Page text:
Tuesday, May 30, 2006

LCCS: Low Cost Country Surgery

Low cost country sourcing has been a hot button topic in spend management and particularly strategic sourcing for the last several years. Here in the United States, consumers sit at the end of long supply chains with goods that travel more miles before they are sold than many people will travel in a lifetime, unless they need elective surgery that is.

In the May 29 issue of Time (the Dixie Chicks issue), Unmesh Kher writes about the latest trend in outsourcing, elective surgery. A procedure to repair a herniated disk that costs $90,000 in Louisiana costs $10,000 at the Bumrungrad Hospital in Shanghai.

If you're talking to your surgeon friend at the country club, he definitely has some reasons to be scared.

  1. The uninsured love this product. At 10% on the dollar against tens of thousands of dollars, this can be the difference between personal bankruptcy.
  2. Insurance companies like this product. At these rates, they can sell more policies to more people. For people in traditional policies they can "manage costs" by convincing patients to venture overseas.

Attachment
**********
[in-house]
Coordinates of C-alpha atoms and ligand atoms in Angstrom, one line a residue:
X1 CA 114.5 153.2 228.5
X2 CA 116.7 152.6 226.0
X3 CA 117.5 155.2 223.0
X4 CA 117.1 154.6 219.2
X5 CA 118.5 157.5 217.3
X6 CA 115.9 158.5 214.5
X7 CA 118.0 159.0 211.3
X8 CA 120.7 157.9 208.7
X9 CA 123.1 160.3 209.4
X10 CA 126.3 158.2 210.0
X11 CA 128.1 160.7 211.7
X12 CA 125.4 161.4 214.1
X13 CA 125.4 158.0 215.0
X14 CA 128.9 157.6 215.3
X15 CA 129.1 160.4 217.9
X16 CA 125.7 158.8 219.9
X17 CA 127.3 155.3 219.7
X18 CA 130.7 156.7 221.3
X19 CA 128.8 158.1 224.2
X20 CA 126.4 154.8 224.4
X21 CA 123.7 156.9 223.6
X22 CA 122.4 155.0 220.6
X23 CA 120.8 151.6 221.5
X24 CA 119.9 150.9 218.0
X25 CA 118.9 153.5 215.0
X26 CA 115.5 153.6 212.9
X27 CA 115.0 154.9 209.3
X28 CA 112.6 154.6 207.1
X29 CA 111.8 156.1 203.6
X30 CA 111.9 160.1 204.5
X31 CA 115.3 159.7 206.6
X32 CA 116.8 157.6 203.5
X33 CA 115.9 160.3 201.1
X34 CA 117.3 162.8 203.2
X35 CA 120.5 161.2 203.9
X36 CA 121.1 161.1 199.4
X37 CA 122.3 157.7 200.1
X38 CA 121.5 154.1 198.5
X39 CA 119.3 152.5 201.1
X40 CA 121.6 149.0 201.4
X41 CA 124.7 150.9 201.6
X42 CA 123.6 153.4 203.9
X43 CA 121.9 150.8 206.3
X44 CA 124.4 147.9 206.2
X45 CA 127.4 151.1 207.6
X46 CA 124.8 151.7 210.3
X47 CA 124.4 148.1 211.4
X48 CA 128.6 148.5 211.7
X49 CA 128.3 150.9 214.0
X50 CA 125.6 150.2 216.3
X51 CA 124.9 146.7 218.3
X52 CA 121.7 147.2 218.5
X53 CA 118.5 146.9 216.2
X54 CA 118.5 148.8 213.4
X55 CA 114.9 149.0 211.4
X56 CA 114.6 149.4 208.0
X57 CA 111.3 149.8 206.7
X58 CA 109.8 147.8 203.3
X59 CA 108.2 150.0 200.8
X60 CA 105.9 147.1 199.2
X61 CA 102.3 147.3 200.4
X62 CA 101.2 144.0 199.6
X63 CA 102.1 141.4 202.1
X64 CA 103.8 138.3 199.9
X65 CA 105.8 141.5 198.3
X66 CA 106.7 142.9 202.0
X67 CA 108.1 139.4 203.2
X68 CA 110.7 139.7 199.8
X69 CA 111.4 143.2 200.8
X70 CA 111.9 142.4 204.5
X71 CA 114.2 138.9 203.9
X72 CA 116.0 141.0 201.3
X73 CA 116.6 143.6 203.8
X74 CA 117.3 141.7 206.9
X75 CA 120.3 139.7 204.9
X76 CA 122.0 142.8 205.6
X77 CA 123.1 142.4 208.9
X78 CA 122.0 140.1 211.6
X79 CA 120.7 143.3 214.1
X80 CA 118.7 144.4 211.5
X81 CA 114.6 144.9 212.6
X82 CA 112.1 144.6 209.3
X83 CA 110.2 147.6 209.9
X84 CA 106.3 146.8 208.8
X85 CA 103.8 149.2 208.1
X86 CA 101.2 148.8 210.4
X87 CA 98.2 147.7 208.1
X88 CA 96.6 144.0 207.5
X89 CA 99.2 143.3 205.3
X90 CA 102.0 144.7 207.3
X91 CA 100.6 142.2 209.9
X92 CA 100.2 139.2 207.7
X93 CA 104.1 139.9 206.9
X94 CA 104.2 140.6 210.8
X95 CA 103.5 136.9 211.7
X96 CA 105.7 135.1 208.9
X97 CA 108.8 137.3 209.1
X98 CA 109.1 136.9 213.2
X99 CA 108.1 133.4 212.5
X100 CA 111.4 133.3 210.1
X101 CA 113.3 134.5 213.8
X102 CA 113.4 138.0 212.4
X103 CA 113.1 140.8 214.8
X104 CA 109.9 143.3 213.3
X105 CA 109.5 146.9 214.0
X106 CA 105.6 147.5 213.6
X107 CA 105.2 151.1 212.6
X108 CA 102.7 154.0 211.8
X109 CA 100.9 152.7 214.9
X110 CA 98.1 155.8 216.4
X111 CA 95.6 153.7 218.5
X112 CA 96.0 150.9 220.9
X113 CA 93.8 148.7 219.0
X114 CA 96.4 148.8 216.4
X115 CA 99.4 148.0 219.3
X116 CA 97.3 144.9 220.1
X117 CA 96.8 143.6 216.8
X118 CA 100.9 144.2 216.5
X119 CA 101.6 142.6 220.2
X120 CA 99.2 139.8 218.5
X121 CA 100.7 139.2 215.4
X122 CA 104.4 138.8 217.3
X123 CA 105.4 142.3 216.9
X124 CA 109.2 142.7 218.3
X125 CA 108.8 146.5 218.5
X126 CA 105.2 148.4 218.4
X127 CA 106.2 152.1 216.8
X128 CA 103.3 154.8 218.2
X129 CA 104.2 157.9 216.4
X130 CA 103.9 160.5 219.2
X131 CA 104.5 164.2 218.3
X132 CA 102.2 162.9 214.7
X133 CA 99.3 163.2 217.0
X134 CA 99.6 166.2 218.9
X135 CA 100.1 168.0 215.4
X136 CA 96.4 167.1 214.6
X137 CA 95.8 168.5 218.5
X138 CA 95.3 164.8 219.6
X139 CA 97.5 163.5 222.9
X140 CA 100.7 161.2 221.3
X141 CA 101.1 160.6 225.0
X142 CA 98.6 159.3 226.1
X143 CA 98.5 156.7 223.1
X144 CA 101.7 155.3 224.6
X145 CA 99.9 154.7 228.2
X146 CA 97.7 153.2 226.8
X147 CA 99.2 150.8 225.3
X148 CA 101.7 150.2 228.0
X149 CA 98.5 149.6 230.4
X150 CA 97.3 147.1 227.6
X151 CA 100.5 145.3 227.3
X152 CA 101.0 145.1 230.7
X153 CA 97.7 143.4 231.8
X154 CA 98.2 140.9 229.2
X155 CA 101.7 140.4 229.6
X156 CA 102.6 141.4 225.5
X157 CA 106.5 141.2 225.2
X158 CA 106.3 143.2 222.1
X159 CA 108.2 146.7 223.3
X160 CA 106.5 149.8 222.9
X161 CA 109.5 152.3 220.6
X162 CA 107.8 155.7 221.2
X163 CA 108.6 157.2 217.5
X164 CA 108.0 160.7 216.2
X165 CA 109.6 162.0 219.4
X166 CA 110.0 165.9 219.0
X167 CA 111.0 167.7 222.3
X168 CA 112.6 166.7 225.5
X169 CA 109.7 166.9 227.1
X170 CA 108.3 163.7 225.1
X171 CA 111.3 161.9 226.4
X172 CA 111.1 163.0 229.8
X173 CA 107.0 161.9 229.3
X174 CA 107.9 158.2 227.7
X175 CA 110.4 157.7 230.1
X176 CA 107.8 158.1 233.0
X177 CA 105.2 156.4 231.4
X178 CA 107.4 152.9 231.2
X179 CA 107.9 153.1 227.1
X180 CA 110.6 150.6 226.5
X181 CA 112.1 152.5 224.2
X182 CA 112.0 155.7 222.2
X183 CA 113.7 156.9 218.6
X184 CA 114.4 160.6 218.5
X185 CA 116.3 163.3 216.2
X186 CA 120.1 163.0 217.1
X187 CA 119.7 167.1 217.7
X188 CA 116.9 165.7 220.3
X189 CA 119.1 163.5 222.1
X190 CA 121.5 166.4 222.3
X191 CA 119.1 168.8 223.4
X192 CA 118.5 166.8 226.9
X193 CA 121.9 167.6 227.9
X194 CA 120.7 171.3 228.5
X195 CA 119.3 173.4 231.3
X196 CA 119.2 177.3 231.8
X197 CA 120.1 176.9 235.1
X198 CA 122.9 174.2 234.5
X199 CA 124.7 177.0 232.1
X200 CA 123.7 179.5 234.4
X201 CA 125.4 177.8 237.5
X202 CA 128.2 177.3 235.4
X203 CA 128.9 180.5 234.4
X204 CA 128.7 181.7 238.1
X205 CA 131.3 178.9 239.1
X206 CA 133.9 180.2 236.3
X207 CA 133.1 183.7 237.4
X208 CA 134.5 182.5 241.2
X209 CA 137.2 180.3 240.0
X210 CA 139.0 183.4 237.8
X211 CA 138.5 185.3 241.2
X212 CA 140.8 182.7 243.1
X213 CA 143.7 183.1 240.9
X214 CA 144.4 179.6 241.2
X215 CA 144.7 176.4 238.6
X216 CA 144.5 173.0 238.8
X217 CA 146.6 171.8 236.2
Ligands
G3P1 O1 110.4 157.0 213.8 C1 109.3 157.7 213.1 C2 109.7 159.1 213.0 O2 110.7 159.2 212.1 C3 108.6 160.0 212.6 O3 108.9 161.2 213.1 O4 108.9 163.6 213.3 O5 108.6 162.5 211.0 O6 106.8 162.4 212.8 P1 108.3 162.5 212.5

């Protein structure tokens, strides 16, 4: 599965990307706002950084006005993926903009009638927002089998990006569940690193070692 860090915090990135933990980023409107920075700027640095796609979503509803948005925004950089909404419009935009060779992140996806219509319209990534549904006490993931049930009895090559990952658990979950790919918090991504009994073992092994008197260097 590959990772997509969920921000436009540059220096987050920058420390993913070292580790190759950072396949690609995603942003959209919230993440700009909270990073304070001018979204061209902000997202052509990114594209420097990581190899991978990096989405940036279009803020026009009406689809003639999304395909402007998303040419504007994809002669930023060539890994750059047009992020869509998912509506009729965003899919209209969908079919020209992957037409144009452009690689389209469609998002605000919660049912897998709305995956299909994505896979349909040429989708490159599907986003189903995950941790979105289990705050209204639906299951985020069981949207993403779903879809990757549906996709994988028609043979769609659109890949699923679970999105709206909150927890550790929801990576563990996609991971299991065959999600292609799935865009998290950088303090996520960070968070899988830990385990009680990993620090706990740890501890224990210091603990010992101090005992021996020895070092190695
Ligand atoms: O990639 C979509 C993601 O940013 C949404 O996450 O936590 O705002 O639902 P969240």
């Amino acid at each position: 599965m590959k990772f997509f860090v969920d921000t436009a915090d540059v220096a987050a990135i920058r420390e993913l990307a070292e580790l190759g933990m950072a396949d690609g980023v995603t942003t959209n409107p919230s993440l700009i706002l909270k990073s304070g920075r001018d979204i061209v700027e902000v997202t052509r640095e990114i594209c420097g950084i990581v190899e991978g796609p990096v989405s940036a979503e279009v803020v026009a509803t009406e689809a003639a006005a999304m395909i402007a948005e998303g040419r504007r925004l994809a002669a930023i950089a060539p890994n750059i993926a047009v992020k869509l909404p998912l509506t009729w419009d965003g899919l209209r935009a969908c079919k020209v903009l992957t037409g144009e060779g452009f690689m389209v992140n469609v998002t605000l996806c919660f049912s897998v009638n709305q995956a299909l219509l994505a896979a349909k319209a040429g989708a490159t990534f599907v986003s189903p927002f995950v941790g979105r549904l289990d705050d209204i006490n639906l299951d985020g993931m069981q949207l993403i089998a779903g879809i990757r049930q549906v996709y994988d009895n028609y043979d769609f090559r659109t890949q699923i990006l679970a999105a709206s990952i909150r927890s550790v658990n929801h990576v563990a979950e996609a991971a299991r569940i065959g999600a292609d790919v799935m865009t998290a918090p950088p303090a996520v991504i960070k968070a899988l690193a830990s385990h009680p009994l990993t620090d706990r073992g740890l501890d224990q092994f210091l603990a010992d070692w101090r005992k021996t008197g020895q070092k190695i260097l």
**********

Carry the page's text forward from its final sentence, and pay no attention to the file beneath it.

3. Traditional companies are interested. They can give their employees a free vacation to Bangkok or Mumbai AND lower insurance premiums.
  4. General Electric is getting into this business, partnering to open a luxury hospital complex in Delhi.

Now, I'll bet your Doctor friend will have some objections that sound suspiciously like those raised by incumbent suppliers in an Ariba Inc. reverse auction:

  1. What about quality? -- International hospitals are already pursuing accreditation and certification, and they're recruiting U.S. trained doctors, and what about your error and accidental death rates?
  2. You're really going to buy this on price? -- In the insurance system we have now pricing is opaque and complex. The one thing we do know, it's high. International providers are giving transparent pricing information, but they're also offering upgraded services like luxury accommodations and extended stays.
  3. What if something goes wrong? -- Doctors will actually argue that you should do your surgery in the US because if something goes wrong, it's easier to sue them. This is probably their best argument, but how long before a U.S. medical center "partners" with an international medical center to make this one go away.
  4. You are going to put suppliers out of business. Hospitals are high-cost institutions and are consolidating. Now they'll face global competition on their highest margin product, elective surgery.

So baby boomers, if your back aches, or your knees aren't what they used to be, it could be your big chance to see the world.


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